September 09, 2009 12:44
In 1955, a man named Park In-soo, who had bedded 70 wealthy women by pretending to be a former navy captain, was arrested after two of the women filed charges against him. "Among the women I met, only one, a worker at a beauty salon, was a virgin," Park said at his trial. He was found not guilty of the crime of intercourse under promise of marriage. The presiding judge said the purpose of that law was to protect chastity. But, apparently due to mounting criticism that the ruling could stoke a culture of sexual promiscuity, judges in the second and third trials sentenced Park to one year in prison.
Article 304 of the Criminal Code stipulates, "Individuals who have sexual relations with a woman with no history of lewd behavior under the promise of marriage or by using other deceptive approaches will be given a maximum two year prison term or a penalty of up to W5 million" (US$1=W1,233). But even in ancient times, there were no laws that limited sexual relations between two unmarried people. Only adultery faced stiff penalties, with the offense entailing 90 strikes with a club during the Chosun period. The Dutch explorer Hendrik Hamel, who was shipwrecked in Jeju Island in the 17th century, wrote, "People caught committing adultery would have limestone painted on their faces as they were paraded around the village with their ears tied together, while small drums tied to their backs were beaten."
The crime of sex under promise of marriage traces its origin to West Germany. In 1953, Korea revised its criminal laws and included this one, which the Japanese had thrown out during their legal reform. West Germany scrapped that law in 1969. Around the world today, some U.S. states, Turkey, Cuba and Romania are the only places that punish people for having sex under the promise of marriage. Each year, around 800 violations of that law are put to trial in Korea, but only 3 percent of them lead to indictments. The only precedents of indictments were cases where a married man had sex with a woman by pretending to be single or where a man who lived with one woman ended up marrying another. The reason is because of the difficulty in proving whether a man had genuinely intended to marry a woman or not.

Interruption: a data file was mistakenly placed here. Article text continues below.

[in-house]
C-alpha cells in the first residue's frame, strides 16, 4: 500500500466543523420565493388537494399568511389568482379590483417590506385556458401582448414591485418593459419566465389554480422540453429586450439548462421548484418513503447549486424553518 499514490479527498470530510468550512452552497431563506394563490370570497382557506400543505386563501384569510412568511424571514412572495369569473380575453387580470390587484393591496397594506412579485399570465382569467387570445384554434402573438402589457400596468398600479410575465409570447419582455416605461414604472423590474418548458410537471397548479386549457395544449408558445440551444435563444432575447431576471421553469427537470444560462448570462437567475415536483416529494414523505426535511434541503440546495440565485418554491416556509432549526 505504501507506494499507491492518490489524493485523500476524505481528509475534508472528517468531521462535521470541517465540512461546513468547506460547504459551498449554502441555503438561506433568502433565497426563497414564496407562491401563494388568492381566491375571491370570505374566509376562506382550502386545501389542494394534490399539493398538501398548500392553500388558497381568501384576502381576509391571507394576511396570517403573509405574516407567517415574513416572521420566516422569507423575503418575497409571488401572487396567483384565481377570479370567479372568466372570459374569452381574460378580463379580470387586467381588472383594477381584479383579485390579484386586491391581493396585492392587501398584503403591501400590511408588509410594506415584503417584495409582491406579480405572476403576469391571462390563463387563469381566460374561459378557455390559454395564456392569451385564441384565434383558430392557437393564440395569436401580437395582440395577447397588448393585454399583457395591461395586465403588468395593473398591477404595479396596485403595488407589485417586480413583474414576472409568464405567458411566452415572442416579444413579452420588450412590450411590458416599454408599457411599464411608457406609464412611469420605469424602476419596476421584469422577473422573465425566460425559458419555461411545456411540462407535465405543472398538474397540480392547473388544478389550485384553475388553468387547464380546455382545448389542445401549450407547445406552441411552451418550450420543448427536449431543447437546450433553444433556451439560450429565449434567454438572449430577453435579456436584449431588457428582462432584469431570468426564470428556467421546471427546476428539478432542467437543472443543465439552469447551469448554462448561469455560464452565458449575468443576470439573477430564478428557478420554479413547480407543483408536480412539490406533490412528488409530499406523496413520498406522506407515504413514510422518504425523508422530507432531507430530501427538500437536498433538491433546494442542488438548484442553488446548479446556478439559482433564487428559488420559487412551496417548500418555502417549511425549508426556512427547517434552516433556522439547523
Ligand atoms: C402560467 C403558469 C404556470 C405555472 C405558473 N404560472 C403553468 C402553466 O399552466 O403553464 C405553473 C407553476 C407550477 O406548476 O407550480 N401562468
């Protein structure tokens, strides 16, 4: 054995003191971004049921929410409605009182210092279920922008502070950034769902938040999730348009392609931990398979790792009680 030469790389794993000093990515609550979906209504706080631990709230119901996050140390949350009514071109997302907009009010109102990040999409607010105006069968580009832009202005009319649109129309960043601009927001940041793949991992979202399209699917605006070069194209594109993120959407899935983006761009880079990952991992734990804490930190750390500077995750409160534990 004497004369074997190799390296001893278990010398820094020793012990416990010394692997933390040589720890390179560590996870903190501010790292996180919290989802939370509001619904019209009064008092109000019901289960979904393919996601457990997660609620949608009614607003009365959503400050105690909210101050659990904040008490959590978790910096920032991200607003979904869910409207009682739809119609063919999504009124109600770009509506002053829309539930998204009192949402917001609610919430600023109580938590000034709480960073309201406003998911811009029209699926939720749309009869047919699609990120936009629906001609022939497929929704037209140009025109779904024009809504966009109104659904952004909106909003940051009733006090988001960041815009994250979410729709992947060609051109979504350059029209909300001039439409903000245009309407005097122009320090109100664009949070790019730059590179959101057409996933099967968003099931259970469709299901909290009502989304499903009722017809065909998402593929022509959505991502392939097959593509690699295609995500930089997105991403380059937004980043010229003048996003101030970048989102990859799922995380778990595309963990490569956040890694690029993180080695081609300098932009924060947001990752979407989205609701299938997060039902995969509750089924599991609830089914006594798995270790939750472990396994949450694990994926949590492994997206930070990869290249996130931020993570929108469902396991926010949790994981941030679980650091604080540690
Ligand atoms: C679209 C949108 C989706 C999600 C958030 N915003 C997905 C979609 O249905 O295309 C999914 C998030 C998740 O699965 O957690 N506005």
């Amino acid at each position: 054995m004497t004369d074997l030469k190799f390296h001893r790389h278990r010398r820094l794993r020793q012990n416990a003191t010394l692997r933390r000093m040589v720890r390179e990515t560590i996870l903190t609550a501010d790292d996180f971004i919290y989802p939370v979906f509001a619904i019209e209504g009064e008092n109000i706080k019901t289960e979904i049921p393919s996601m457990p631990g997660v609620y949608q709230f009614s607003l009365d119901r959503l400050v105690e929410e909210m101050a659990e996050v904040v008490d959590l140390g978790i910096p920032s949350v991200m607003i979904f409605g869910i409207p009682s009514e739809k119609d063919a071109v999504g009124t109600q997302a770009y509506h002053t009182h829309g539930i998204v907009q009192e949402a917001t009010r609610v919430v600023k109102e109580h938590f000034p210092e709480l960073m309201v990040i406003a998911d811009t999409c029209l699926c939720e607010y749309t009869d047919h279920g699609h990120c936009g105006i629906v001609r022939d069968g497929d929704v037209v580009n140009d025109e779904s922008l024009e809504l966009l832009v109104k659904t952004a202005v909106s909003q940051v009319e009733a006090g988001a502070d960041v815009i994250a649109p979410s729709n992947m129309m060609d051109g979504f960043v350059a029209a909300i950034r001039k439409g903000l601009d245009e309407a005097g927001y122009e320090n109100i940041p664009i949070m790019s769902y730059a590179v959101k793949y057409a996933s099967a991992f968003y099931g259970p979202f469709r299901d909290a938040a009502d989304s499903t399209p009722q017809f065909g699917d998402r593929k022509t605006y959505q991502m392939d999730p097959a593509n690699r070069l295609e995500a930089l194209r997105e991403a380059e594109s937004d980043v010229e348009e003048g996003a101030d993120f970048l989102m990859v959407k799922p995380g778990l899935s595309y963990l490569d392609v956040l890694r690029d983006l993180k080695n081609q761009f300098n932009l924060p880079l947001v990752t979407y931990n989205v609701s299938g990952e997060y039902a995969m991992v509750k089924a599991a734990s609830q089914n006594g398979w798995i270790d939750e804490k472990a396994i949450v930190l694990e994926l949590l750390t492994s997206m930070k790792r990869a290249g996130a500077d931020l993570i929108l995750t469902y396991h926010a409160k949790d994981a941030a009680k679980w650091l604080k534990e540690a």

There were calls for abolition of the law when Korea's criminal laws were revised in 1995, but it was maintained under the reasoning that women need to be protected. The Constitutional Court reviewed the legitimacy of the law in 2002, and seven out of nine judges ruled it was constitutional. Now, seven years later, the law has once again been placed for review before the court.
A man indicted for violating the law filed a petition with the court, which will review in a public proceeding on Thursday. This time, the Ministry of Gender Equality has joined the fray, saying the law "discriminates against women by emphasizing chastity" and is therefore unconstitutional. But the Justice Ministry disagrees, saying the law remains constitutionally sound.
There are those who feel that the state should have no business poking its nose into private matters involving individual citizens, but others say the sexual awareness of Koreans needs to mature further until the law can be scrapped. The Constitutional Court's decision may change with the times. In 1990, six out of nine judges ruled in favor of maintaining adultery as a crime, and in 2001 eight to one. But last year, the law barely survived by a majority of five to four. It remains to be seen what decision will be reached by the Constitutional Court this time, with a different lineup of judges from seven years ago.
By Chosun Ilbo columnist Kim Hong-jin
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